November birthdays are represented by two gemstones; Citrine and Topaz. The warm color of Citrine is believed to be a healing gemstone and a gift from the sun. Ancients believed beautiful Topaz had the power to cool boiling water and quell anger. The word topaz is believed to come from a Sanskrit (sacred language of Hinduism) word meaning fire. The topaz was said to control heat and contain medicinal properties which were used to cure fever.
Topaz Gemstone Color Chart
Topaz occurs naturally in a wide variety of beautiful colors including blue, pale green, pink, red, brown, various shades of yellow and black. Topaz in its purest form is colorless. Red topaz gets its color from chromium but mostly the colors of the topaz occur because of defects and elements found in the crystal itself. Heat treatment of colorless topaz can transform the stone to blueish color hues.
Topaz Hardness Facts; How is Topaz Formed?
The chemical composition of topaz is referred to as aluminum silicate fluoride hydroxide. Topaz is one of the hardest of silicate minerals and can be found naturally occurring in a variety of sizes from the tiniest of crystals to rocks the size of a small car. One of the largest uncut stones is on display at the American Museum of Natural History located in New York. The specimen weighs in at close to 600 pounds and was discovered in Brazil. One of the most famous examples of a cut topaz can be found in the crown jewels of Portugal. The stone weighs 12 ounces and is colorless topaz that was originally thought to be a diamond hence its namesake of Braganza Diamond.
Topaz Stone & Crystal Meanings
During the middle ages, the topaz was worn by both royalty and the clergy. During the 13th century it was believed topaz engraved with a falcon could bring the blessing of kings and princes to the wearer of the stone. Ancients believed that topaz could strengthen the mind, prevent mental disorders and increase the wisdom of the wearer. It was also believed that the stone could provide protection from sudden death. Powdered topaz was often added to wine to prevent the occurrence of insomnia and breathing issues associated with asthma. It was also believed that one could immerse the stone in wine for three days and three nights before rubbing the liquid on the eyes to cure impaired vision. The ancient Greeks believed that the topaz could increase both the strength of the wearer and make the wearer invisible and the Romans believed the stone could improve eyesight. The ancient Egyptians wore topaz as an amulet that was said to protect the wearer from injury.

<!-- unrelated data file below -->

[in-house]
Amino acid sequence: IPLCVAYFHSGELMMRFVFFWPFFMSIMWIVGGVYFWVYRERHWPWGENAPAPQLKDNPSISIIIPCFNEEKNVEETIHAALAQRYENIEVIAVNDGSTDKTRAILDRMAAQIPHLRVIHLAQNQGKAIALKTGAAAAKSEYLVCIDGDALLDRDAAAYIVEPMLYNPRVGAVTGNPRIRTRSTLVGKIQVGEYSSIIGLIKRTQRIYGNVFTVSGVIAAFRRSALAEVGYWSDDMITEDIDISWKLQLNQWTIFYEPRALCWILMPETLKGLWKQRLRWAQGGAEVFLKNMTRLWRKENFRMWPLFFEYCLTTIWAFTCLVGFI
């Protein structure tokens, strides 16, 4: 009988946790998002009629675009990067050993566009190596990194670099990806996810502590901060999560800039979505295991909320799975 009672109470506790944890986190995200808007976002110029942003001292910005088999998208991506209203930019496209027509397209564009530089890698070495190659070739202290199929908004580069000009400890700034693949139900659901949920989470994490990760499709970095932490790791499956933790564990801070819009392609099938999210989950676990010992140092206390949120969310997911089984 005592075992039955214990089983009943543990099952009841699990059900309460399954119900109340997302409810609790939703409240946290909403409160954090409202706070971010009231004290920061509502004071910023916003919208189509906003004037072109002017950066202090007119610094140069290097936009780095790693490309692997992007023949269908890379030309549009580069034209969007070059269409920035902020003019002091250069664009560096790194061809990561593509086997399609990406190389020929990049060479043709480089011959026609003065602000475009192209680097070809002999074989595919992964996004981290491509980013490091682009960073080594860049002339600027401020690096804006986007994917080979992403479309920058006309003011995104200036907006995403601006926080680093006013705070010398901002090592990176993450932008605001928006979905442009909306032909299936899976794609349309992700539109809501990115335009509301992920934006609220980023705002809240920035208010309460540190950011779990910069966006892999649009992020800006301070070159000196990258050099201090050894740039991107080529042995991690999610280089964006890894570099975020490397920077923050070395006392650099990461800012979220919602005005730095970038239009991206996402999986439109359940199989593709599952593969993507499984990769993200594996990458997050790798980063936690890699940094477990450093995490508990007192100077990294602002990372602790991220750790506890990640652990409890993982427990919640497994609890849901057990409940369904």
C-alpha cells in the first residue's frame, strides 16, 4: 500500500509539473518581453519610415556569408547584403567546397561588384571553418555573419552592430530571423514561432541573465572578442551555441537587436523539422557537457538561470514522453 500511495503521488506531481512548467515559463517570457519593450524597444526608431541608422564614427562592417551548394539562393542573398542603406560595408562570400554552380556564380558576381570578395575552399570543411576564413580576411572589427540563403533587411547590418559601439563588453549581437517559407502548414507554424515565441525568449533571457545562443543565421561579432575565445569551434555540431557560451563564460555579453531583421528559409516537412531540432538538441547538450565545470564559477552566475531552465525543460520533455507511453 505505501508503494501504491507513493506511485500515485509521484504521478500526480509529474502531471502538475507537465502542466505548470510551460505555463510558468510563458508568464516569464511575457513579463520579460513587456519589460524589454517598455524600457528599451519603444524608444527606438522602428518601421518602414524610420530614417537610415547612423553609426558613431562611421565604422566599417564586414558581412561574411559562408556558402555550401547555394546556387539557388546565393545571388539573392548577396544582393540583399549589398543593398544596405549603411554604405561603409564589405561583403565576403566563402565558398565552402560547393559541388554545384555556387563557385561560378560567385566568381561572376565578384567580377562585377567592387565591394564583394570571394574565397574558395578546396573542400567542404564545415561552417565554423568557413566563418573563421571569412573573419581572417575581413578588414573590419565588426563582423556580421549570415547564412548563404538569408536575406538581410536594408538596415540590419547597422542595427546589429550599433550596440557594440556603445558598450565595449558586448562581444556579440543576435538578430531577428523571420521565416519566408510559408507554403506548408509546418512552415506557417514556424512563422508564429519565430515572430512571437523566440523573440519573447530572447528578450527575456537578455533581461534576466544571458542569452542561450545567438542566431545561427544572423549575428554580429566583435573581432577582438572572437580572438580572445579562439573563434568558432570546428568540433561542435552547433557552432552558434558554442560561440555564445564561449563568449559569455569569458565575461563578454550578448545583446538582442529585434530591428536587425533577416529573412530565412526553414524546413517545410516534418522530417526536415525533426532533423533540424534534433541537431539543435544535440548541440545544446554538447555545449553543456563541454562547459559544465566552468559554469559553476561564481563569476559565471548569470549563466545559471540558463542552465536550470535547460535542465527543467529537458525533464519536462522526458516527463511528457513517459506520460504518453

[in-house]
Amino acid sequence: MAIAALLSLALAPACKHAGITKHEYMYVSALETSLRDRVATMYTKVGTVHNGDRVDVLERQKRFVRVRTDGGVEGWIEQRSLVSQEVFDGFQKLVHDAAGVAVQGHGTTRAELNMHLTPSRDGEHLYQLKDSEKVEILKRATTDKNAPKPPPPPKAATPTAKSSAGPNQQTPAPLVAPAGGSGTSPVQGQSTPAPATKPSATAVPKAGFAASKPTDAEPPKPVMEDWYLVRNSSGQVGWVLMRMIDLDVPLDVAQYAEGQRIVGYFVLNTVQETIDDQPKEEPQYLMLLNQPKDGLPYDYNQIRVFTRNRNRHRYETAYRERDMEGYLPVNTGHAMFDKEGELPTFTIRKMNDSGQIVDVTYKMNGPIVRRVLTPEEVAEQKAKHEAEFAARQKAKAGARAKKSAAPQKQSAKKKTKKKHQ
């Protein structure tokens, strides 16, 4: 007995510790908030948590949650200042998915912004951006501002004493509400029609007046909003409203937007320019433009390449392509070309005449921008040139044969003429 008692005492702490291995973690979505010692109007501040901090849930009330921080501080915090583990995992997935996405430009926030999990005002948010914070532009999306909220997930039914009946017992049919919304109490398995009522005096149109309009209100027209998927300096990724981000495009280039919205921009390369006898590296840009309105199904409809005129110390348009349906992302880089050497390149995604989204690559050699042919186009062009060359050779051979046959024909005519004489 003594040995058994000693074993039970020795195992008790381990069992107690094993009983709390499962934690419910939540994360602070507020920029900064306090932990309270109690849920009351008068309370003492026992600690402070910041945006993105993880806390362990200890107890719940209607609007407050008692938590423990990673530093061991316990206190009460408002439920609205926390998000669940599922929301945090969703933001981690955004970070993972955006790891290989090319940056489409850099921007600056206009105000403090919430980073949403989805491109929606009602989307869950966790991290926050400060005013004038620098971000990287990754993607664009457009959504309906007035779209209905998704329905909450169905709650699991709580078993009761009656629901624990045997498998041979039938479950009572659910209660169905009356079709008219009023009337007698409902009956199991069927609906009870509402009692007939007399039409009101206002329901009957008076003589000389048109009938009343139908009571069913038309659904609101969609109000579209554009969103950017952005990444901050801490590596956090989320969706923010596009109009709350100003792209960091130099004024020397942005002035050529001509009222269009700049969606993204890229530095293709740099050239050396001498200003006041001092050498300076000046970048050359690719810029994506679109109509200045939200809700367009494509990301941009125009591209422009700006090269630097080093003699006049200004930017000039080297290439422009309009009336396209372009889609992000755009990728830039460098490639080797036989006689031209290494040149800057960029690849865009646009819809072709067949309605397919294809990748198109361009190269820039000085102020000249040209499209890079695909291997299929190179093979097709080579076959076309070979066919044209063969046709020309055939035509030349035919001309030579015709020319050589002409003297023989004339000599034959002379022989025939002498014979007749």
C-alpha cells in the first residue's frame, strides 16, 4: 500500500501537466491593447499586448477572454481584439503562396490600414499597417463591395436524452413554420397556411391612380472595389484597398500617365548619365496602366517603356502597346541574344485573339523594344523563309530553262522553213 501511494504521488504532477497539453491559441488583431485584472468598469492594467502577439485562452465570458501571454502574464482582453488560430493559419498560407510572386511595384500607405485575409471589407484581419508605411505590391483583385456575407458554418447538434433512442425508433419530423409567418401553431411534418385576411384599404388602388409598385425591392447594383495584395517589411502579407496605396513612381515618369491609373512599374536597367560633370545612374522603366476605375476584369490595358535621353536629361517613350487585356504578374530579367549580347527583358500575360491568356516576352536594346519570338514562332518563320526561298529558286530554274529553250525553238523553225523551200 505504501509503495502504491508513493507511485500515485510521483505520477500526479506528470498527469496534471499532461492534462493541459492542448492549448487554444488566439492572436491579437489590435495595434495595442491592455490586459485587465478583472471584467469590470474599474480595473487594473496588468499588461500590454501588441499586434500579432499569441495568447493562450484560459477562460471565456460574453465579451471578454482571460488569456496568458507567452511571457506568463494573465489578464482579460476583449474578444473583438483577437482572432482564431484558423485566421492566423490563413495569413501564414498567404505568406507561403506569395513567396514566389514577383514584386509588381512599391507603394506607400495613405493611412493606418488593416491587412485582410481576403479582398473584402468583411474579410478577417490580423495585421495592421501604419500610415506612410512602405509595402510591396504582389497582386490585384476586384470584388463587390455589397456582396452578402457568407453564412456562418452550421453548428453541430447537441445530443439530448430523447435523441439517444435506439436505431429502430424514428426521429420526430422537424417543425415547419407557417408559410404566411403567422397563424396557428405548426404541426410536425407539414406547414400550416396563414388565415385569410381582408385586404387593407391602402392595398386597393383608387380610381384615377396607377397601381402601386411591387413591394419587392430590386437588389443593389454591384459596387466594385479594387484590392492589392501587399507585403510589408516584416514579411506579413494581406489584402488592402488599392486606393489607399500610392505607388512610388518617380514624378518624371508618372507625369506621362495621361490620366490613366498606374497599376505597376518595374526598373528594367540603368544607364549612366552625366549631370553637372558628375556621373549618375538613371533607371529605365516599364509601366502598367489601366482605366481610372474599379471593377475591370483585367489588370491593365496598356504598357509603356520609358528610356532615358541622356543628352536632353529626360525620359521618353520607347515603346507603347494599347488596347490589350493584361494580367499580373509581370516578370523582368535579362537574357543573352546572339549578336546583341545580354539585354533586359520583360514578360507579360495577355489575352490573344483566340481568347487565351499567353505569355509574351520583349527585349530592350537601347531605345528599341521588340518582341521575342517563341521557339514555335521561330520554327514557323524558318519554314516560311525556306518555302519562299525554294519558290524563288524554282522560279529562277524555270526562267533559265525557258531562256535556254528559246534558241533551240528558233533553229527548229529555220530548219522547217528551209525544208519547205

Imperial Topaz Jewelry & the Russian Monarchy
The Imperial topaz with its distinctive pink, peach, champagne or orange color hues is the rarest variety of topaz. One of the primary sources of mining is Brazil and deposits were also found in Russia. The imperial topaz was named to honor the Russian monarchy and was highly prized for its rich golden color. In fact only members of the Russian family were allowed to wear the gem. Today, the imperial topaz is one of the rarest and most sought after collectibles available. The most highly valued and rarest form of topaz is the red imperial topaz. The colors of the imperial topaz can vary between an orange-yellow, brownish-yellow and reddish brown followed by pink. Light blue and pale yellow stones are the most abundant and the least valuable although they are still valued for their stunning colors and beautiful appearance.
Where is Topaz Found?
Brazil is responsible for the largest production of topaz followed by Russian, Pakistan, Scotland, Japan and Sri Lanka. Topaz can also be found naturally occurring within the United States in both Colorado and California.
Topaz, Citrine & Other Gemstone & Jewelry Appraisals in Beverly Hills, Agoura Hills, Palm Springs, Indio & Southern California
The topaz is a gem that has become a popular choice for necklaces, brooches and bracelets due to its strength, clarity and beautiful selection of colors. Pure topaz can often be mistaken for a diamond, is very rare and as such can be extremely expensive. If you are interested in learning more about your precious gems, jewelry and other collector items for estate, insurance requirements or other purposes, contact Brigitte Kruse and the knowledgeable experts at Brigitte Kruse Appraisal Services today.